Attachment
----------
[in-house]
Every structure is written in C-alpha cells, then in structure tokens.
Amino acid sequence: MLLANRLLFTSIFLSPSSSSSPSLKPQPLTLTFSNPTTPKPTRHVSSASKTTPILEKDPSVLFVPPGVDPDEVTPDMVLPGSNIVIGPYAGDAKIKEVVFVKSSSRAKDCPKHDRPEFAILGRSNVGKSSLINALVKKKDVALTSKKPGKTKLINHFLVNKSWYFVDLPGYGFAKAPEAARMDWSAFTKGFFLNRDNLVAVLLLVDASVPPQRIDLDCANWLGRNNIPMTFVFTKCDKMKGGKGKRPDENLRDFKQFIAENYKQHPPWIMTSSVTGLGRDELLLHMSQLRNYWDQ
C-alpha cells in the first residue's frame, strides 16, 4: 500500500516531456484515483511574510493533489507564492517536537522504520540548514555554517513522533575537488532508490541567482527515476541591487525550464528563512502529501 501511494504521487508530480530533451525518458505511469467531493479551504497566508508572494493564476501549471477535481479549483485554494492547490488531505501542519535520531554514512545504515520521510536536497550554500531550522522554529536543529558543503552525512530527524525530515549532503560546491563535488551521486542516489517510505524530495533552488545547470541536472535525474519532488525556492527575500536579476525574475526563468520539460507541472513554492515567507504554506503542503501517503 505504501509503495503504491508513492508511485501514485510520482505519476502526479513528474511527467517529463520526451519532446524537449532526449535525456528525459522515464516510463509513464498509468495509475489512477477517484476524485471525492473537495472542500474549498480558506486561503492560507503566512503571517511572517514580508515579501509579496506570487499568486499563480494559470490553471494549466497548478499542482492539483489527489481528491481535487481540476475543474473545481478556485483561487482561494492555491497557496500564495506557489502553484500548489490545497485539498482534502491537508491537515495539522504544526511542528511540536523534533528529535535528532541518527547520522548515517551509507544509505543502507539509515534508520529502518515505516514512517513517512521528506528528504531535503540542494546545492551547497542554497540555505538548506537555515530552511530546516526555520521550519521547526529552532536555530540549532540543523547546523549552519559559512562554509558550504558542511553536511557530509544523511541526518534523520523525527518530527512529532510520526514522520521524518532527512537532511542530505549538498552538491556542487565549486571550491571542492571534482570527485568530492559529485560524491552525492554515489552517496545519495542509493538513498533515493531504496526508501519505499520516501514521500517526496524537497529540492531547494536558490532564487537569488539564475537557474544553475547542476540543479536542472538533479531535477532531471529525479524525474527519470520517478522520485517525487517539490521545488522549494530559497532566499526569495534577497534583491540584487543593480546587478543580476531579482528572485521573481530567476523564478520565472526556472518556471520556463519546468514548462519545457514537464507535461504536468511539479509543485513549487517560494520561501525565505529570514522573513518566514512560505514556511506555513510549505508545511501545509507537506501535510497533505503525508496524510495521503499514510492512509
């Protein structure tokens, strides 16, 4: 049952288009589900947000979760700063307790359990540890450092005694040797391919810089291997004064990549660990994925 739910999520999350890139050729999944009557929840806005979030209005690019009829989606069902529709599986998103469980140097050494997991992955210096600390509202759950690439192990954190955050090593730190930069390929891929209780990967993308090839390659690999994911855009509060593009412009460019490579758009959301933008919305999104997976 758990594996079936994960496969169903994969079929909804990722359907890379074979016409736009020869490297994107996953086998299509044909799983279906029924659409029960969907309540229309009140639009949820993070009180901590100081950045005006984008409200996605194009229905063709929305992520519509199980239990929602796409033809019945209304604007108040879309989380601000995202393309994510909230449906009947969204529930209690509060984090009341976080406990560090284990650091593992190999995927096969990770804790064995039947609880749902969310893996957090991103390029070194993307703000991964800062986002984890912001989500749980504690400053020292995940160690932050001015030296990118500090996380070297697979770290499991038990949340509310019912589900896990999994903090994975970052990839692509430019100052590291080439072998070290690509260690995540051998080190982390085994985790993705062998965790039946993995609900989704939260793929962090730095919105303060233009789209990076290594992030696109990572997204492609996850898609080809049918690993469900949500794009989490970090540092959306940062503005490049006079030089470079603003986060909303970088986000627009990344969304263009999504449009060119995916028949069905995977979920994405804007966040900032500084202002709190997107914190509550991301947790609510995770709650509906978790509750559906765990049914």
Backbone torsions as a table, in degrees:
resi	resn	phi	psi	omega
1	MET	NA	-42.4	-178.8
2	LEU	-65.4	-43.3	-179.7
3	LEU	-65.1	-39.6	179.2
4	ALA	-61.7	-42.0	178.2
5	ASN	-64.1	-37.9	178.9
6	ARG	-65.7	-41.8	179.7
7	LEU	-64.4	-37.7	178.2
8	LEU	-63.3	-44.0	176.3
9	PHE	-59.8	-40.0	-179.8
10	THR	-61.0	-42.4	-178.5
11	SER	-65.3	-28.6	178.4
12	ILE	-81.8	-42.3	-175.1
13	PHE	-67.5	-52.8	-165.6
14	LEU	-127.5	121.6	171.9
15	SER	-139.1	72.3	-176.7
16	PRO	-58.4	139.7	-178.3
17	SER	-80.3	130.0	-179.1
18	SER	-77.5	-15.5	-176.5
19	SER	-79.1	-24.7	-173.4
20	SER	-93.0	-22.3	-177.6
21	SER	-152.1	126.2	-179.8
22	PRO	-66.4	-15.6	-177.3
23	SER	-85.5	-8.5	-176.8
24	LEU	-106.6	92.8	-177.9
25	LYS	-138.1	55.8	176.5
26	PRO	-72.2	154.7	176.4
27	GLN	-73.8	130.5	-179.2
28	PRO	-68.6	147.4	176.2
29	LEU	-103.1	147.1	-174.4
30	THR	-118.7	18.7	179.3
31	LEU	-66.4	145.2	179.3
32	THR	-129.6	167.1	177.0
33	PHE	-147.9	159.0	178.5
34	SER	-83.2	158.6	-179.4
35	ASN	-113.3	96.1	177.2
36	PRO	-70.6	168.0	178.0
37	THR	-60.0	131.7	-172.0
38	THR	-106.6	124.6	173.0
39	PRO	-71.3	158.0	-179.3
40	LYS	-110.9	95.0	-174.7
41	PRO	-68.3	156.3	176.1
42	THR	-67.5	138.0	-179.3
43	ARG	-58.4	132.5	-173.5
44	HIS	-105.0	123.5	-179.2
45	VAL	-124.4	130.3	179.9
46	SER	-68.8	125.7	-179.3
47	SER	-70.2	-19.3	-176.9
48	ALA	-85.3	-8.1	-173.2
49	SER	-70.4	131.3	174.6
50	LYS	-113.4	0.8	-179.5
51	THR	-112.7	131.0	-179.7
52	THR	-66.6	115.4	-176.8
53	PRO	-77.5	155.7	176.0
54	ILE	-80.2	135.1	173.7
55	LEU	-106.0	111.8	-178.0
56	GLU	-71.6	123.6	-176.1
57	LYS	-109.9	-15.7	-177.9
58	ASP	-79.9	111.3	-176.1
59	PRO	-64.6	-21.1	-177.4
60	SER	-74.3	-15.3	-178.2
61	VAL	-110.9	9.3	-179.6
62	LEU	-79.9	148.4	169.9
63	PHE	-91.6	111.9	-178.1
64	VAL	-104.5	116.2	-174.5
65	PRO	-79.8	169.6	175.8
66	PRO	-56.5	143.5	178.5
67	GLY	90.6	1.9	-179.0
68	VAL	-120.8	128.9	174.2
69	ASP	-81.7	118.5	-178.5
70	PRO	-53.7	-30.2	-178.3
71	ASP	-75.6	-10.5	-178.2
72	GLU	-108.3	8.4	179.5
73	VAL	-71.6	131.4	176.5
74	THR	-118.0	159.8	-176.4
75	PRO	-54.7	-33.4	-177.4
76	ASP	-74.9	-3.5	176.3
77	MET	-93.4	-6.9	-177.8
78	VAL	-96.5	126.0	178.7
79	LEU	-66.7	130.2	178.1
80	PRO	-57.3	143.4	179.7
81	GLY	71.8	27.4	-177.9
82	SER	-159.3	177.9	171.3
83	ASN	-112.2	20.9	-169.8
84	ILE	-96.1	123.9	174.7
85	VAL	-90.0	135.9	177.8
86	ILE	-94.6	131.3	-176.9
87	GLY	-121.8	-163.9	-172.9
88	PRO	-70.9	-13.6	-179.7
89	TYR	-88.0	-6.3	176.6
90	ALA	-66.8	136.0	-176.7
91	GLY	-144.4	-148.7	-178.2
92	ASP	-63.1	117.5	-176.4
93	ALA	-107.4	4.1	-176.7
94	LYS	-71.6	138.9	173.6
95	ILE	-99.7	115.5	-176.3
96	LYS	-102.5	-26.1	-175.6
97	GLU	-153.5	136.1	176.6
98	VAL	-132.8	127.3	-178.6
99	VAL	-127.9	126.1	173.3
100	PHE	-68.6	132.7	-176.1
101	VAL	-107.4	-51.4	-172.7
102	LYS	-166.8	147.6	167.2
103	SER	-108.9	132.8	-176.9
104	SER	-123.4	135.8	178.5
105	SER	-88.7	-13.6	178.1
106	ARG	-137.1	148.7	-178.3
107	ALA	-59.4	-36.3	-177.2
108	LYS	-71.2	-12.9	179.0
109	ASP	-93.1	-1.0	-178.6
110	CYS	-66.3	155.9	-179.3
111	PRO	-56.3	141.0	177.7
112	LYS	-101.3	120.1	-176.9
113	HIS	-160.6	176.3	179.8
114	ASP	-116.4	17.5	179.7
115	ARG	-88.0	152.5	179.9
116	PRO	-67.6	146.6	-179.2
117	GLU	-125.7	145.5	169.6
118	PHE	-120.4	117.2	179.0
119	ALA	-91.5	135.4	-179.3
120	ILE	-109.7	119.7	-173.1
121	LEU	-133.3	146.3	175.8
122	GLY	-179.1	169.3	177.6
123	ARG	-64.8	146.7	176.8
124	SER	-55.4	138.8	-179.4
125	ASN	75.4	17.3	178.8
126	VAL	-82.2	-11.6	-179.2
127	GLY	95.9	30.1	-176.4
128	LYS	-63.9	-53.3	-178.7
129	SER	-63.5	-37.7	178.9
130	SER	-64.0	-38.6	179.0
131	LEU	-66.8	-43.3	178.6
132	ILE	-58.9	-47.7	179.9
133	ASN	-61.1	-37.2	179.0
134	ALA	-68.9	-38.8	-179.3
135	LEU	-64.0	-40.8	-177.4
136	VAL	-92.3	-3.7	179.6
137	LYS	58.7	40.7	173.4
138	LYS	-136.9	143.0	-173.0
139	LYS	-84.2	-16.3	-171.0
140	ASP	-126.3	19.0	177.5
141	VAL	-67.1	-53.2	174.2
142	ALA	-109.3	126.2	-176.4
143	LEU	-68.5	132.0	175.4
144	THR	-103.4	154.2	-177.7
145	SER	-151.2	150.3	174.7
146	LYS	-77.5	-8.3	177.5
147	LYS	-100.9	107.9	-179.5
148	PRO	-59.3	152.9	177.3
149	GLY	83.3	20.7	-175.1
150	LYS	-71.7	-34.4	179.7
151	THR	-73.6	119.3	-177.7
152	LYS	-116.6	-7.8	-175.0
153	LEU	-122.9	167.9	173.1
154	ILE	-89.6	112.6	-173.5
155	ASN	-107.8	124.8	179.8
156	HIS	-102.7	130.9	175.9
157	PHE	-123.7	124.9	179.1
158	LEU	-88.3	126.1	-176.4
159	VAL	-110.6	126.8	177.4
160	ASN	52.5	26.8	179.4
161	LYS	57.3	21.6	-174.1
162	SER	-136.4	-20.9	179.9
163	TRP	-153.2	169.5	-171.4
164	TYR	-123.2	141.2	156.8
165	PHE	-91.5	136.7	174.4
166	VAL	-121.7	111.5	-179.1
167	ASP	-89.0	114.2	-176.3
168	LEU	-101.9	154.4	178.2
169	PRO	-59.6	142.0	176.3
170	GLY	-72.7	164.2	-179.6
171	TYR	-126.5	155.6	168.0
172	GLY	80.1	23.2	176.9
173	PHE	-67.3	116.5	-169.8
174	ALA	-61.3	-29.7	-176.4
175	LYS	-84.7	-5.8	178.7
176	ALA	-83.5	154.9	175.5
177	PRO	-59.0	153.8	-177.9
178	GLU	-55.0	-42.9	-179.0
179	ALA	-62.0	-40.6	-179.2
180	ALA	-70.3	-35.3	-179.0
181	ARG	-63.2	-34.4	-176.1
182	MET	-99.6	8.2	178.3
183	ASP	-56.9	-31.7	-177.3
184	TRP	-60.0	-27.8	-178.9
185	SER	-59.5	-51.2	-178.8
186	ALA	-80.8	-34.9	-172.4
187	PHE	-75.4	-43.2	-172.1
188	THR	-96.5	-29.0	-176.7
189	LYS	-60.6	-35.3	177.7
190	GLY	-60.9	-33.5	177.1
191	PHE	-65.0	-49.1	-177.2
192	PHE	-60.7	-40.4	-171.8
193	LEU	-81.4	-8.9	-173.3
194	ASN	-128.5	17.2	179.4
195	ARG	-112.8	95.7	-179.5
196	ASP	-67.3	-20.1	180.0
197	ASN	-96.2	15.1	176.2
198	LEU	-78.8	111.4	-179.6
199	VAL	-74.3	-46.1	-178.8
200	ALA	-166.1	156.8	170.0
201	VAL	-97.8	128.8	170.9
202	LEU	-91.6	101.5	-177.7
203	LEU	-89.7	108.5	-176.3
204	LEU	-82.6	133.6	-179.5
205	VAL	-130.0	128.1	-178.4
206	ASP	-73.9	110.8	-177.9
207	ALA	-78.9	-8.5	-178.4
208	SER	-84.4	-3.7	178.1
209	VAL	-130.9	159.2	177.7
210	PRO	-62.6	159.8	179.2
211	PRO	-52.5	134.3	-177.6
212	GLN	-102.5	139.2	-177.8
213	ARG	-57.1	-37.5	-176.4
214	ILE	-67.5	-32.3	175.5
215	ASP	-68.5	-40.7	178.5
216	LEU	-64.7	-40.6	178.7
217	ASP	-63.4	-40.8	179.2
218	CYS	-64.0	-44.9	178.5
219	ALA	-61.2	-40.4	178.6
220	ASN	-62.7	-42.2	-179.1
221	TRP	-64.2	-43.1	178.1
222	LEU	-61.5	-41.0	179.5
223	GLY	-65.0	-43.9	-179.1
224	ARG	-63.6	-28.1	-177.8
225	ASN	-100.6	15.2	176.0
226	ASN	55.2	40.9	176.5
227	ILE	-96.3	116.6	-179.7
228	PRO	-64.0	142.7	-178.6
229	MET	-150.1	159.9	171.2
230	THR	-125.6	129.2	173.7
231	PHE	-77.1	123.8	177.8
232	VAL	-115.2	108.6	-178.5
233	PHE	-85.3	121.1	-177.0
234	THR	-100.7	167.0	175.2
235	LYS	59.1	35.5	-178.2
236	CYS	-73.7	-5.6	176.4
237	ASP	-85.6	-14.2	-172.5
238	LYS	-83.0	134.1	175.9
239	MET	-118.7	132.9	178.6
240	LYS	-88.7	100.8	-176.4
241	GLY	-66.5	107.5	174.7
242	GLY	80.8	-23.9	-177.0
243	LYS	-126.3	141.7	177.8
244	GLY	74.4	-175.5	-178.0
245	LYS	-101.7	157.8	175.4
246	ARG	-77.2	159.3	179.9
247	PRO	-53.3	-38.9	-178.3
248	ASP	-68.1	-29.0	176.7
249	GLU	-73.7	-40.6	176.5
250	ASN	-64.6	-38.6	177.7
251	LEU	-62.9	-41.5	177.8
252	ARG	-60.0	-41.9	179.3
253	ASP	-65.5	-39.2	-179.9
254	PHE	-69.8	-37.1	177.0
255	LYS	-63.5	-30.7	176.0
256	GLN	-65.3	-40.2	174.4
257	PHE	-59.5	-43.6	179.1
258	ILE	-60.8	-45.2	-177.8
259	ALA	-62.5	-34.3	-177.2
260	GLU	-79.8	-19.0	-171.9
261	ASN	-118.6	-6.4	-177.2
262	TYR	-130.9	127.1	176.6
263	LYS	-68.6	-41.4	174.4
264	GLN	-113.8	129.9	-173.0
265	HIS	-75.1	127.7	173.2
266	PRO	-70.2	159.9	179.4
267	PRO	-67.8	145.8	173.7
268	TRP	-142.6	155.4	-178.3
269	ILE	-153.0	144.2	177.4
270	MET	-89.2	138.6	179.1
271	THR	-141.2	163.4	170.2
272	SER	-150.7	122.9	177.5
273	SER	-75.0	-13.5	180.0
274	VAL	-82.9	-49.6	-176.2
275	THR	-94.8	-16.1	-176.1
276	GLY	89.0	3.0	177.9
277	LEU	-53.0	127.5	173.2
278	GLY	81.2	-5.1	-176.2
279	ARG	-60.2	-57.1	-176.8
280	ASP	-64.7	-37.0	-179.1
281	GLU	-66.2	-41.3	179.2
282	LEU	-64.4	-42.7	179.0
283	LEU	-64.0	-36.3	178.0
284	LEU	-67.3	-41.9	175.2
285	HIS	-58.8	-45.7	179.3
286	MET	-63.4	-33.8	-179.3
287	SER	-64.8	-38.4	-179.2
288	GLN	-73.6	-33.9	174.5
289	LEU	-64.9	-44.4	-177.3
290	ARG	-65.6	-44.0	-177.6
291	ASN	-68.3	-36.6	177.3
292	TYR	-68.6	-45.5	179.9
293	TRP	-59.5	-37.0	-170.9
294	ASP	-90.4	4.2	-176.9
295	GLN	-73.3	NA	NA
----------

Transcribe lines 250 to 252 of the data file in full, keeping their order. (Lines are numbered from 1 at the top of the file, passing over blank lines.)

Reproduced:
243	LYS	-126.3	141.7	177.8
244	GLY	74.4	-175.5	-178.0
245	LYS	-101.7	157.8	175.4